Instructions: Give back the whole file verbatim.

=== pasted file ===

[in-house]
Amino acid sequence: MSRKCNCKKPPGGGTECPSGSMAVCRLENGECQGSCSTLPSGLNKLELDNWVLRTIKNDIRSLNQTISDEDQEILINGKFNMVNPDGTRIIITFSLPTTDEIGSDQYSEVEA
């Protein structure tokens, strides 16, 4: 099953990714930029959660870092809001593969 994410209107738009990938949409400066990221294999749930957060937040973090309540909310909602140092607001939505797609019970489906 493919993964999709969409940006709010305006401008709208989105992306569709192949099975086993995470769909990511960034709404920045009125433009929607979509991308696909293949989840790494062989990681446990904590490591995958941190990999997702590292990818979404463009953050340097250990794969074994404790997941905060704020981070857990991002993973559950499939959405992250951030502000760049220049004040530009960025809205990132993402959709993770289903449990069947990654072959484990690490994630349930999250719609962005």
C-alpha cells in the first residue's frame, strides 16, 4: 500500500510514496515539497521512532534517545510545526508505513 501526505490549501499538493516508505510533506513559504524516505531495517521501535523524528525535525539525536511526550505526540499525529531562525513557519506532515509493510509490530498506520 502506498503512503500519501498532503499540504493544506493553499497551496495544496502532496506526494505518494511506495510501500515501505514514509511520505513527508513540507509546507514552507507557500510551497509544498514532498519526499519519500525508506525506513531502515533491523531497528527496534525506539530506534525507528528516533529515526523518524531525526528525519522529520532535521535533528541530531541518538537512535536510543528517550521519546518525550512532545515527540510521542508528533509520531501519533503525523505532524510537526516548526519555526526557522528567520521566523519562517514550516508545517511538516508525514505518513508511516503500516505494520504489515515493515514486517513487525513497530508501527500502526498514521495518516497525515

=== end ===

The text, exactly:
[in-house]
Amino acid sequence: MSRKCNCKKPPGGGTECPSGSMAVCRLENGECQGSCSTLPSGLNKLELDNWVLRTIKNDIRSLNQTISDEDQEILINGKFNMVNPDGTRIIITFSLPTTDEIGSDQYSEVEA
């Protein structure tokens, strides 16, 4: 099953990714930029959660870092809001593969 994410209107738009990938949409400066990221294999749930957060937040973090309540909310909602140092607001939505797609019970489906 493919993964999709969409940006709010305006401008709208989105992306569709192949099975086993995470769909990511960034709404920045009125433009929607979509991308696909293949989840790494062989990681446990904590490591995958941190990999997702590292990818979404463009953050340097250990794969074994404790997941905060704020981070857990991002993973559950499939959405992250951030502000760049220049004040530009960025809205990132993402959709993770289903449990069947990654072959484990690490994630349930999250719609962005």
C-alpha cells in the first residue's frame, strides 16, 4: 500500500510514496515539497521512532534517545510545526508505513 501526505490549501499538493516508505510533506513559504524516505531495517521501535523524528525535525539525536511526550505526540499525529531562525513557519506532515509493510509490530498506520 502506498503512503500519501498532503499540504493544506493553499497551496495544496502532496506526494505518494511506495510501500515501505514514509511520505513527508513540507509546507514552507507557500510551497509544498514532498519526499519519500525508506525506513531502515533491523531497528527496534525506539530506534525507528528516533529515526523518524531525526528525519522529520532535521535533528541530531541518538537512535536510543528517550521519546518525550512532545515527540510521542508528533509520531501519533503525523505532524510537526516548526519555526526557522528567520521566523519562517514550516508545517511538516508525514505518513508511516503500516505494520504489515515493515514486517513487525513497530508501527500502526498514521495518516497525515